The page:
Getting involved in wheelchair racing can be fun and exciting. The first thing to do is try to go to a camp or hook up with someone else who races and try their racer. It can be a little expensive in the beginning, so you want to try it first to make sure it is something you will enjoy. When someone is just starting to race, we always suggest they buy a used chair first. There are only a few companies that build racers. Some will also take your racer back in as a trade in when you decide to upgrade to a new chair. Your other option is to buy a chair from another racer. Most people who have raced a while have some extra chairs they would like to sell.
Pushing a racing chair is a totally different stroke than pushing your everyday chair. With a racer, you do not grab the hand rims, you hit the rims with more of a fist stroke. For this reason you must wear gloves. There is only one type of racing glove that are specifically made for racing and to the size of your hand.
Once you have a chair and a set of gloves you are set to begin pushing! We always start people on a track first. Most all high schools and colleges have a track you can use. Tracks are 400 meters long (this is a quarter of a mile). Tracks are good because they are flat, at least six lanes wide, and no cars to run into (or to run into you). Two things that take the most work is steering the chair and getting down a good stroke. The gloves kind of force you to use a proper stroke, so that helps and the steering will come with time in the chair. Don't get frustrated.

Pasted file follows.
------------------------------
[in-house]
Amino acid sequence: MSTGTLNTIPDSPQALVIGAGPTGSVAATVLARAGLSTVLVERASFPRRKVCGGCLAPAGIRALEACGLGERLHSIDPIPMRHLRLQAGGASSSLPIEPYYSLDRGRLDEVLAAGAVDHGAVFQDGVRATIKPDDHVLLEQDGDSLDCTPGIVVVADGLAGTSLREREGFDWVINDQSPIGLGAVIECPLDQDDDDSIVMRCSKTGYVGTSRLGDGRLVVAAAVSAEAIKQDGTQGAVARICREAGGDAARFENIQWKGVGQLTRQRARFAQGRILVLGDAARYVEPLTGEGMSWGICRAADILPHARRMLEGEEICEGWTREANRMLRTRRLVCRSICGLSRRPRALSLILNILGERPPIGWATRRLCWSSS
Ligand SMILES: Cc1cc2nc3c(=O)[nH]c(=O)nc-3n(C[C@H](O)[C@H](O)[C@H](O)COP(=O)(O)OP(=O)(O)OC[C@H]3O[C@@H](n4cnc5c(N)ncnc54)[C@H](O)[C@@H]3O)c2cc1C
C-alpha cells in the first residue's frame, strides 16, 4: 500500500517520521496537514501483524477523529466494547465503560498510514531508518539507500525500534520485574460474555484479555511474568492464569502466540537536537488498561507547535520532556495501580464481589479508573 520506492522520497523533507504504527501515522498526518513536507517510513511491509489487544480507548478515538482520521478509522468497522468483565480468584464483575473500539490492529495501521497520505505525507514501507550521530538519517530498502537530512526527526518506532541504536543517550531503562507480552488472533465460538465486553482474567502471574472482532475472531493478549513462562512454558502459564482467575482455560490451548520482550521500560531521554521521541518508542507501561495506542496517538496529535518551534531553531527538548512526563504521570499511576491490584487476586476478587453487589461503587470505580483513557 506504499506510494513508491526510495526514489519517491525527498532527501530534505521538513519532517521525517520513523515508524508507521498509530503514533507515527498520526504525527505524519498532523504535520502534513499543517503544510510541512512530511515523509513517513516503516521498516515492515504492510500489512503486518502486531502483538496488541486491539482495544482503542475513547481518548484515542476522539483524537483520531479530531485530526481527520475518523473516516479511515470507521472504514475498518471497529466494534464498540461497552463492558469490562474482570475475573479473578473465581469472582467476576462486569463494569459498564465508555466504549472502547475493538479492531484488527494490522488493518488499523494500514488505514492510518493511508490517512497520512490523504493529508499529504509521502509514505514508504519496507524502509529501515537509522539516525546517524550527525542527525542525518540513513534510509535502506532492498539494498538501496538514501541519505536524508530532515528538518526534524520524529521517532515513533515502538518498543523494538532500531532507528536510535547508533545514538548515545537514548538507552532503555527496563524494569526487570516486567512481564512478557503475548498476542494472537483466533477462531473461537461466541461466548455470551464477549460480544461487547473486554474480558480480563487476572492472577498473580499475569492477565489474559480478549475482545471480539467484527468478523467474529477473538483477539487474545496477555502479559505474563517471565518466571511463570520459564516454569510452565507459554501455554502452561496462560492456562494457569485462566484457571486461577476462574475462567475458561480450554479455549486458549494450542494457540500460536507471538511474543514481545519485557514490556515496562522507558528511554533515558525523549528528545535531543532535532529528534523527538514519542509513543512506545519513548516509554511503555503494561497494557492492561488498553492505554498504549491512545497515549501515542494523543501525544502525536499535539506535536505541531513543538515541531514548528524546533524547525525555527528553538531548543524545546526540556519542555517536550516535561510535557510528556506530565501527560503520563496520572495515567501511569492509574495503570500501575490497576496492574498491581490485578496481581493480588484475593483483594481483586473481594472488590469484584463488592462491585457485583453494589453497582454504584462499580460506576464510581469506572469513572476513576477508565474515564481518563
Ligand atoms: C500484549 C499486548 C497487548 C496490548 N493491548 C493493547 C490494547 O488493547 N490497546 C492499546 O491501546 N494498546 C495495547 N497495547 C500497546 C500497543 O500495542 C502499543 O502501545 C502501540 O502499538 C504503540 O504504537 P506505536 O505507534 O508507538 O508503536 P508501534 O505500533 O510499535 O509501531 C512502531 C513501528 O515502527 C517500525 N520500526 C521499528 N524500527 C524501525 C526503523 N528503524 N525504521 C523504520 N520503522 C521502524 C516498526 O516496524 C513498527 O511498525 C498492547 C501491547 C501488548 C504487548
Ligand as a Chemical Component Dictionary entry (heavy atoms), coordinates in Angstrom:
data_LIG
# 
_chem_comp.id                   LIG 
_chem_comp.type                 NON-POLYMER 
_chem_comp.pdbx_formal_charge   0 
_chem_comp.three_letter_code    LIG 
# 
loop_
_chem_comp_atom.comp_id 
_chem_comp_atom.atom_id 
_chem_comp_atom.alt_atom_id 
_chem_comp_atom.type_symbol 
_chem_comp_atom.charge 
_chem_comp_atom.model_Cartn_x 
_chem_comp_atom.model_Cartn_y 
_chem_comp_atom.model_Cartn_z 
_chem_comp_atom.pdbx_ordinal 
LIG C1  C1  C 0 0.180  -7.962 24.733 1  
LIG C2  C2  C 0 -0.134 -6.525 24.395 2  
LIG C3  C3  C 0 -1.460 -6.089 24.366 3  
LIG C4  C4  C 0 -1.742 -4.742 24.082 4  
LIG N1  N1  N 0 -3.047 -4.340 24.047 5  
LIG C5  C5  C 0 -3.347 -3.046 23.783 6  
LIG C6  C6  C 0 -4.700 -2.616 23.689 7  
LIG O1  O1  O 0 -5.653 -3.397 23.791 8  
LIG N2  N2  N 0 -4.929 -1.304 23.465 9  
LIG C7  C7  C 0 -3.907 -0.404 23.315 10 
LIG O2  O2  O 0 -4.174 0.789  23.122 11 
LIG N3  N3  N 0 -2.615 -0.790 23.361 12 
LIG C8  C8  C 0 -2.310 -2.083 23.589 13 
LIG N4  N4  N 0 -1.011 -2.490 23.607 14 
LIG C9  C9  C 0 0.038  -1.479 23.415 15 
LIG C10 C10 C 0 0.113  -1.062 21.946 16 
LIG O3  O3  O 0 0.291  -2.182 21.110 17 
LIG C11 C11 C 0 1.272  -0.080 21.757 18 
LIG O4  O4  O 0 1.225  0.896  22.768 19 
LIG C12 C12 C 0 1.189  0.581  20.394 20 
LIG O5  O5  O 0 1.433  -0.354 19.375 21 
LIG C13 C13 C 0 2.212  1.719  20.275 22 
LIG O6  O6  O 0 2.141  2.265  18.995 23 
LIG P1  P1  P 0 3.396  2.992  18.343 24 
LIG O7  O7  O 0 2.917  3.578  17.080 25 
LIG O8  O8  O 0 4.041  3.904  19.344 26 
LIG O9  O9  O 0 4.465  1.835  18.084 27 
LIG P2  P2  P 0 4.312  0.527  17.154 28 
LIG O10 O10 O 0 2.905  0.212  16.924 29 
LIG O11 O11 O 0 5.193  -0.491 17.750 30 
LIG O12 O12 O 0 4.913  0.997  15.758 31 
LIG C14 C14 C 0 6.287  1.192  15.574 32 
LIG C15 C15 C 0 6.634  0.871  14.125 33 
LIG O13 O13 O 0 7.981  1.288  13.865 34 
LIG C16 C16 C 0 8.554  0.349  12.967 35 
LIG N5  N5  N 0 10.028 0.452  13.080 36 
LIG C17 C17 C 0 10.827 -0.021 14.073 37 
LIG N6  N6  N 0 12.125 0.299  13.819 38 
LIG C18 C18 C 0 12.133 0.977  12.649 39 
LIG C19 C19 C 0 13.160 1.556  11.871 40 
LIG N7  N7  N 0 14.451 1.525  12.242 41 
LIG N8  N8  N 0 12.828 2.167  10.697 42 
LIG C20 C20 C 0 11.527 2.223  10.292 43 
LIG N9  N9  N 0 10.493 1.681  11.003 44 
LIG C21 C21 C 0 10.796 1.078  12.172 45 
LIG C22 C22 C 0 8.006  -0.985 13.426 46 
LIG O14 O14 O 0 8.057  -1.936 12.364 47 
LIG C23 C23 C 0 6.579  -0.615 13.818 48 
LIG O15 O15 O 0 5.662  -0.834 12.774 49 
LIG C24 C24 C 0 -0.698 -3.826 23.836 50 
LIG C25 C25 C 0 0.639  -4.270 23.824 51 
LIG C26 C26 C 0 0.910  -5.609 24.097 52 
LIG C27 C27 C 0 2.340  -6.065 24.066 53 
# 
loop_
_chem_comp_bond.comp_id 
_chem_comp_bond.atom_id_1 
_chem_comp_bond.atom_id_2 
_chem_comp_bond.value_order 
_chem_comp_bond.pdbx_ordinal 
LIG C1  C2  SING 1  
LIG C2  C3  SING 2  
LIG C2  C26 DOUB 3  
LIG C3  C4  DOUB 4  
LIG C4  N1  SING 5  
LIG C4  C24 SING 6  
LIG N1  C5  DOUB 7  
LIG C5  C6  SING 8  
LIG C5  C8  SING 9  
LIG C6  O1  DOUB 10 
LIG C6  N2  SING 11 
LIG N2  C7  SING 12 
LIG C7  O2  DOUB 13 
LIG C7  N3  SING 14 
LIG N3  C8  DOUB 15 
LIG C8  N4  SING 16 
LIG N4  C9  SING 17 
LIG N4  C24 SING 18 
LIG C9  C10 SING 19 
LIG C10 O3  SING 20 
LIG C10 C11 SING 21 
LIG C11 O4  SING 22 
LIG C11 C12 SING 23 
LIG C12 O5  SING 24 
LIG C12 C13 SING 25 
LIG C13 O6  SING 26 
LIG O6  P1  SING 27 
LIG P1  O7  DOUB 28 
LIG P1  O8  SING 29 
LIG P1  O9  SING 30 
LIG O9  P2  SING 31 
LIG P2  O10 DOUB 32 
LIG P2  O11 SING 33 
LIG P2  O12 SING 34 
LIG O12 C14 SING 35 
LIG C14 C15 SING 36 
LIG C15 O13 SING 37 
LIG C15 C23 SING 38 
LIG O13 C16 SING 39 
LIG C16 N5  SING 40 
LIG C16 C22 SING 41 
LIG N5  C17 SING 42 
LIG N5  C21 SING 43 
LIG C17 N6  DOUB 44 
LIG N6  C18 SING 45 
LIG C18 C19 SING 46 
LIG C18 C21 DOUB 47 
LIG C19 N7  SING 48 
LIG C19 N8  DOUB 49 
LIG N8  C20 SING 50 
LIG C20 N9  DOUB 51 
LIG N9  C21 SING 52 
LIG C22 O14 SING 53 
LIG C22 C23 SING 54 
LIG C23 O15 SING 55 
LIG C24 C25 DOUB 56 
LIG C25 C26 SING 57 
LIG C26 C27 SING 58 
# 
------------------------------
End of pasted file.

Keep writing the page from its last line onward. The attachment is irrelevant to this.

Before you workout you always want to "warm up" by pushing slowly. Then stretch or have someone give you a good arm stretch. Then push a couple more laps to be totally ready. After you workout be sure to push some slow "cool down" laps and stretch to avoid an injuries.
After you get used to your chair, the stroke, and the steering pick out some local races to do. Most all towns have 5k (3.1 mile) races; contact the race director, and see if they previously have included wheelchairs in their race. If they have, just join in with that group. If not, you may be the first. A race will normally start the wheelchairs 2-3 minutes before the foot runners. This makes sure that by the time the runners catch you (if they do!), they will be spread out.
Run The Planet thanks GatorSport for the permission to reprint the article "Wheelchair racing training tips".